Fiction-Food Café

February 3, 2014

Pasta Puttanesca | A Series of Unfortunate Events

          Experiencing a sliver of sunlight in their otherwise miserable existence since the passing of their parents, the Baudelaire orphans peruse a cookbook in the library of their kindly neighbor Justice Strauss after being given the daunting task of catering a dinner for their wicked uncle Count Olaf and his comrades. The children decide upon pasta puttanesca because it sounds entirely doable and then travel with the accommodating Strauss to market to purchase the needed ingredients with the very little money that was left them for the task. 

"'Puttanesca.' It's an Italian sauce for pasta. All we need to do is sauté olives, capers, anchovies, garlic, chopped parsley, and tomatoes together in a pot, and prepare spaghetti to go with it."
—Klaus Baudelaire, Chap. 3, The Bad Beginning

         Found in The Bad Beginning, book the first (of thirteen) of Lemony Snicket's A Series of Unfortunate Events, pasta puttanesca is a quick and filling dish that Count Olaf was thoroughly dissatisfied with. Because he's horrible. But you won't be (dissatisfied that is. I surely hope you won't be horrible. And FYI: you can't even taste the anchovies). This pasta even made its way into the movie "A Series of Unfortunate Events" (2004, based on the first three books in the series).

Series artwork by the wonderful Brett Helquist
Note: In the book the children buy "interestingly shaped noodles" at a noodle shop while in the film they find a hodgepodge of loose pasta in a dirty kitchen drawer (which they then wash, cook, & strain through a window screen). I used spaghetti noodles, but you can totally mix it up with other types (I don't recommend random loose bits found in a drawer though). Also in the book the orphans "bought several envelopes of pudding mix" for dessert and it's later revealed to be chocolate pudding. So after your feast of pasta puttanesca relax with a bowl of smooth chocolate pudding! And don't you dare get mad about not having roast beef. You didn't say you wanted it!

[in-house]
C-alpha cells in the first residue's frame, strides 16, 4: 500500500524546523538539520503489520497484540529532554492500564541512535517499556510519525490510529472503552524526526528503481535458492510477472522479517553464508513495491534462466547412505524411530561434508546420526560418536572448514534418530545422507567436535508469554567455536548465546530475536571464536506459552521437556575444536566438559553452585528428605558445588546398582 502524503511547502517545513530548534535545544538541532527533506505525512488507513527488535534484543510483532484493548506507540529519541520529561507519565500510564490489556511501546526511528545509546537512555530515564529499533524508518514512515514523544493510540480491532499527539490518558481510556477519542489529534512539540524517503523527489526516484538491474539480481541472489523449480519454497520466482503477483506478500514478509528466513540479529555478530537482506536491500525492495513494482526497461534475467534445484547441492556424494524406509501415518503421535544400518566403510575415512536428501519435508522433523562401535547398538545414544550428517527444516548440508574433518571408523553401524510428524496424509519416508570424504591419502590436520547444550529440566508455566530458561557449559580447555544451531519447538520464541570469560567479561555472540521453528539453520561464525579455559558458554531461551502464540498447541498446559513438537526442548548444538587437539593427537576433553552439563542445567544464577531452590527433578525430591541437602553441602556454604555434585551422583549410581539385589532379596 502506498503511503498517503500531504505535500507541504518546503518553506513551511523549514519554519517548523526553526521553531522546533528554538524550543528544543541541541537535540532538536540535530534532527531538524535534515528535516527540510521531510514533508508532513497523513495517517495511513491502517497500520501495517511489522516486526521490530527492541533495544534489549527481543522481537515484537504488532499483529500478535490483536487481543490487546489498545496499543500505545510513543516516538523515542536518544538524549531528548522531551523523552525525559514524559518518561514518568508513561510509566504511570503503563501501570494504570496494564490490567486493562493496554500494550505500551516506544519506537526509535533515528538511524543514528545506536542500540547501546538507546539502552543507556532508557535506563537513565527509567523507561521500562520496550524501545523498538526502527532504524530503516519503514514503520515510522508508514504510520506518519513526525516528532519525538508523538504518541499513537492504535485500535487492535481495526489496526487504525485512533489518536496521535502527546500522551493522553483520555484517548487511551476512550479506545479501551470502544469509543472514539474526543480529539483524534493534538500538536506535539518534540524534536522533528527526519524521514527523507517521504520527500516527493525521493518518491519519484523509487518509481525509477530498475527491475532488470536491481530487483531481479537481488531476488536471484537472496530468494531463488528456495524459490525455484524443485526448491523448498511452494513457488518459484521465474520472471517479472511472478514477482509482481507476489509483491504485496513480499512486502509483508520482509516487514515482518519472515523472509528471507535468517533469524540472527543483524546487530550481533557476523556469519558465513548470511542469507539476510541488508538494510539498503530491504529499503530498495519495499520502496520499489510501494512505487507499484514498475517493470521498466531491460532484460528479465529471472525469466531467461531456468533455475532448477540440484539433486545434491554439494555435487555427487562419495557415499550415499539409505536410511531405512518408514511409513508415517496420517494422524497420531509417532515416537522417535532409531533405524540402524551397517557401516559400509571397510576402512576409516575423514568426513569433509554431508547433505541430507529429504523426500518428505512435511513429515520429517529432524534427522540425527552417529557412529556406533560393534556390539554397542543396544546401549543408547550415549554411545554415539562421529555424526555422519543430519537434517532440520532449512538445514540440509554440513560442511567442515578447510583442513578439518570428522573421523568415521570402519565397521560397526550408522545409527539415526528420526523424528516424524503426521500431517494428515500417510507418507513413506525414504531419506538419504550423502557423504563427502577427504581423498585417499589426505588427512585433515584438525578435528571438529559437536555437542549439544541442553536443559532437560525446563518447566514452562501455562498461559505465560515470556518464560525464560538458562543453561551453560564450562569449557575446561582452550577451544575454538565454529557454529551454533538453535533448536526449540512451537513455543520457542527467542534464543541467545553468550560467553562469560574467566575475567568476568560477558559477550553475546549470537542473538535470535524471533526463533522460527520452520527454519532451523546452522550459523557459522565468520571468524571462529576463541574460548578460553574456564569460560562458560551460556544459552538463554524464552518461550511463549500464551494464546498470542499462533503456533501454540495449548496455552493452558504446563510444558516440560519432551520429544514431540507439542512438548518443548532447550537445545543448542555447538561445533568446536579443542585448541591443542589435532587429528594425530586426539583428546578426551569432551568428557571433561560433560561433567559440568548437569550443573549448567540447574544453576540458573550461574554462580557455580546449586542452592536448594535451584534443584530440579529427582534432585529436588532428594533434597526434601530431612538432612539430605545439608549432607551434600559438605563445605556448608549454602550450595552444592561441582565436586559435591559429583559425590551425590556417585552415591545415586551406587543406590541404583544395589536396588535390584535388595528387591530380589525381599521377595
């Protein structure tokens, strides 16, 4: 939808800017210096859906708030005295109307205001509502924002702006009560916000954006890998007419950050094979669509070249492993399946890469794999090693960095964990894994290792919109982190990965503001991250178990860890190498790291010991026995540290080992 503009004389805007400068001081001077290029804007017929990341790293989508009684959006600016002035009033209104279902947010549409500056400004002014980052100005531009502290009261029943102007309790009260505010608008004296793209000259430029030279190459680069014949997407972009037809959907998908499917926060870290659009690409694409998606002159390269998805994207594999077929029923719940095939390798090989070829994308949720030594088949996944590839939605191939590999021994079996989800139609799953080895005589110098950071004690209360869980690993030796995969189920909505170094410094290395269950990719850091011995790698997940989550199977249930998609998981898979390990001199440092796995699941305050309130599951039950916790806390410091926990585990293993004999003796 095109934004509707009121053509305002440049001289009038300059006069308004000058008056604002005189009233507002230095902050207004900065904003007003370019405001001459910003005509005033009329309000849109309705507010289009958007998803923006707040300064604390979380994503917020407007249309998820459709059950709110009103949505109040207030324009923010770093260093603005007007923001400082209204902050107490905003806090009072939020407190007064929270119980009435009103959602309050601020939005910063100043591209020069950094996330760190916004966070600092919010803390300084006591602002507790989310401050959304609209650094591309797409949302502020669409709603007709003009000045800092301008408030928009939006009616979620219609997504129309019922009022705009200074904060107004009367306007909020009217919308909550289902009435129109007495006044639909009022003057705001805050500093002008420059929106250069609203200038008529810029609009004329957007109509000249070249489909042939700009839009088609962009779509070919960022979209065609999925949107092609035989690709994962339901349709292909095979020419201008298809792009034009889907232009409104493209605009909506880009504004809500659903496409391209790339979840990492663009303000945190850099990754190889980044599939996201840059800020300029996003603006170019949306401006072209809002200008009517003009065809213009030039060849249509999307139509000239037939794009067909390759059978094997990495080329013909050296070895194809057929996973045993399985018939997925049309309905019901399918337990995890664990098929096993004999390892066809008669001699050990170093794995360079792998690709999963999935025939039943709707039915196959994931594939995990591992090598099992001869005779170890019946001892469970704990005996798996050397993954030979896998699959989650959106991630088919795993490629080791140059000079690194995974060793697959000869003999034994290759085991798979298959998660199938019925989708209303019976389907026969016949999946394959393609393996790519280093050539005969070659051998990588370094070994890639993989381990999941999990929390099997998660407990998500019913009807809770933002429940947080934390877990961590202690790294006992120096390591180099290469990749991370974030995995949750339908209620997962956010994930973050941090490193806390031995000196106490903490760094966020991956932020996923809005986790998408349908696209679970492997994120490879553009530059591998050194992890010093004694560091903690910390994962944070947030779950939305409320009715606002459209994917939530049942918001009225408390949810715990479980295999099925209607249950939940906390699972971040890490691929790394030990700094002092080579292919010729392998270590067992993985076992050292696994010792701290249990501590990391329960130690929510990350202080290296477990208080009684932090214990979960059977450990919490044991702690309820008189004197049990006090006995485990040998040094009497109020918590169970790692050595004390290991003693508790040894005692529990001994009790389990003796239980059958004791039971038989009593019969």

Baudelaire Orphan's Pasta Puttanesca

~6 oz. Spaghetti Noodles (or "interestingly shaped noodles")
2 Tbsp. Olive Oil
1 Tbsp. Minced Garlic
1 Can (28 oz.) Diced Tomatoes, drained, 2 Tbsp. liquid reserved.
2 Tbsp. Capers, drained
1/2 Tin (~2 oz.) Anchovy Fillets, washed, dried, & diced
1/3 Cup Kalamata Olives (Greek Olives), pitted & diced
2 Tbsp. Fresh Parsley, finely chopped
Block Parmesan Cheese, finely grated (optional)
Bread Sticks (optional)

1. Fill a large pot about half full with water, sprinkle in a little salt, & bring to a rolling boil. Put in the spaghetti (or other) noodles & cook for about 8 to 10 minutes or until the noodles are cooked through. Drain the noodles & rinse under cold water. Toss with a little bit of olive oil & put in your serving dishes.
2. In a large pan over medium heat, sauté the minced garlic with the 2 Tbsp. olive oil until the garlic is golden. Add in the rest of the ingredients except for the fresh parsley & stir to combine. Simmer for about 5-6 minutes so everything is nicely heated through & the flavors are blended together. Turn off the heat & stir in the parsley & reserved 2 Tbsp. of tomato liquid. Spoon on top of noodles. Garnish with a fresh leaf of parsley, thin breadsticks, & a small amount of finely grated parmesan cheese (optional, but the parmesan especially tastes wonderful). Serve with red wine or purple grape juice & chocolate pudding for dessert.


  1. Where can I get capers? What are they exactly? :)

    1. Capers are little pickled flower buds, usually found in a small jar, sometimes near the spaghetti sauces and noodles, and sometimes in the international food section. You can usually get them at regular grocery stores. :)


Legal Notice

All intellectual property on this website is protected and any use of its content will be prosecuted. If you would like to feature any content on this site in any way, shape, or form, either digitally or in print, contact Diana at to ask for permission.
Related Posts Plugin for WordPress, Blogger...